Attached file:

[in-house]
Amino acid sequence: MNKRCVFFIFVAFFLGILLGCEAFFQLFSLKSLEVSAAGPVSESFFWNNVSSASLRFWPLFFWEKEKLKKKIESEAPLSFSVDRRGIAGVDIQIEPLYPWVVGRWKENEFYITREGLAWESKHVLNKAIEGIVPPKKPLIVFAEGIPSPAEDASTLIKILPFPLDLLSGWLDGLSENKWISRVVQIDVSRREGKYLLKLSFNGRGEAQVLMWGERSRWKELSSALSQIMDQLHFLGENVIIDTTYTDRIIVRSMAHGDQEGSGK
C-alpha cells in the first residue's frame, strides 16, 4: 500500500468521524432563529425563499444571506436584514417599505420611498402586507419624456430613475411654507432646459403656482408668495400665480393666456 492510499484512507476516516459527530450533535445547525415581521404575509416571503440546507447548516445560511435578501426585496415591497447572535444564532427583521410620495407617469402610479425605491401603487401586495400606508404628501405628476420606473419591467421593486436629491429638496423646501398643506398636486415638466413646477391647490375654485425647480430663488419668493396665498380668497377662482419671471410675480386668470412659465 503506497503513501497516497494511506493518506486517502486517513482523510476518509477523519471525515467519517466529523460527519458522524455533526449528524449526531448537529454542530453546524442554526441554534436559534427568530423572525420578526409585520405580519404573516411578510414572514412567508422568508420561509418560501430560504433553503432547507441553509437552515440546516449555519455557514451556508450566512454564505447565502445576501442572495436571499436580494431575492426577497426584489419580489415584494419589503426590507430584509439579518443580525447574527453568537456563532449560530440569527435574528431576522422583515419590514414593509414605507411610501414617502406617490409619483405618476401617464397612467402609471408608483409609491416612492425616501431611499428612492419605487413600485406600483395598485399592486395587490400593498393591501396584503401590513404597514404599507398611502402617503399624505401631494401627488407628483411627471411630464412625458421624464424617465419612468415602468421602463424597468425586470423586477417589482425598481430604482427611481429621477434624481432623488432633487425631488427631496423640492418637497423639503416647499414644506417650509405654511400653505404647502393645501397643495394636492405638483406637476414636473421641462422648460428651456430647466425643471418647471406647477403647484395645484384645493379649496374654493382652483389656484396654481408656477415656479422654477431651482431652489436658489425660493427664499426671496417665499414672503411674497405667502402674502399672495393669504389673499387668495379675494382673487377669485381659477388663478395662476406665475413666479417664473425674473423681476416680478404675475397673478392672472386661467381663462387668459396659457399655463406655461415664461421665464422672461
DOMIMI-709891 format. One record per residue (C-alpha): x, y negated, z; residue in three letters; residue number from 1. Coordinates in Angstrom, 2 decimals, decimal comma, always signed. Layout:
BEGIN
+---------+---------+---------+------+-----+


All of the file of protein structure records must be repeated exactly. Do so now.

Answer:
[in-house]
Amino acid sequence: MNKRCVFFIFVAFFLGILLGCEAFFQLFSLKSLEVSAAGPVSESFFWNNVSSASLRFWPLFFWEKEKLKKKIESEAPLSFSVDRRGIAGVDIQIEPLYPWVVGRWKENEFYITREGLAWESKHVLNKAIEGIVPPKKPLIVFAEGIPSPAEDASTLIKILPFPLDLLSGWLDGLSENKWISRVVQIDVSRREGKYLLKLSFNGRGEAQVLMWGERSRWKELSSALSQIMDQLHFLGENVIIDTTYTDRIIVRSMAHGDQEGSGK
C-alpha cells in the first residue's frame, strides 16, 4: 500500500468521524432563529425563499444571506436584514417599505420611498402586507419624456430613475411654507432646459403656482408668495400665480393666456 492510499484512507476516516459527530450533535445547525415581521404575509416571503440546507447548516445560511435578501426585496415591497447572535444564532427583521410620495407617469402610479425605491401603487401586495400606508404628501405628476420606473419591467421593486436629491429638496423646501398643506398636486415638466413646477391647490375654485425647480430663488419668493396665498380668497377662482419671471410675480386668470412659465 503506497503513501497516497494511506493518506486517502486517513482523510476518509477523519471525515467519517466529523460527519458522524455533526449528524449526531448537529454542530453546524442554526441554534436559534427568530423572525420578526409585520405580519404573516411578510414572514412567508422568508420561509418560501430560504433553503432547507441553509437552515440546516449555519455557514451556508450566512454564505447565502445576501442572495436571499436580494431575492426577497426584489419580489415584494419589503426590507430584509439579518443580525447574527453568537456563532449560530440569527435574528431576522422583515419590514414593509414605507411610501414617502406617490409619483405618476401617464397612467402609471408608483409609491416612492425616501431611499428612492419605487413600485406600483395598485399592486395587490400593498393591501396584503401590513404597514404599507398611502402617503399624505401631494401627488407628483411627471411630464412625458421624464424617465419612468415602468421602463424597468425586470423586477417589482425598481430604482427611481429621477434624481432623488432633487425631488427631496423640492418637497423639503416647499414644506417650509405654511400653505404647502393645501397643495394636492405638483406637476414636473421641462422648460428651456430647466425643471418647471406647477403647484395645484384645493379649496374654493382652483389656484396654481408656477415656479422654477431651482431652489436658489425660493427664499426671496417665499414672503411674497405667502402674502399672495393669504389673499387668495379675494382673487377669485381659477388663478395662476406665475413666479417664473425674473423681476416680478404675475397673478392672472386661467381663462387668459396659457399655463406655461415664461421665464422672461
DOMIMI-709891 format. One record per residue (C-alpha): x, y negated, z; residue in three letters; residue number from 1. Coordinates in Angstrom, 2 decimals, decimal comma, always signed. Layout:
BEGIN
+---------+---------+---------+------+-----+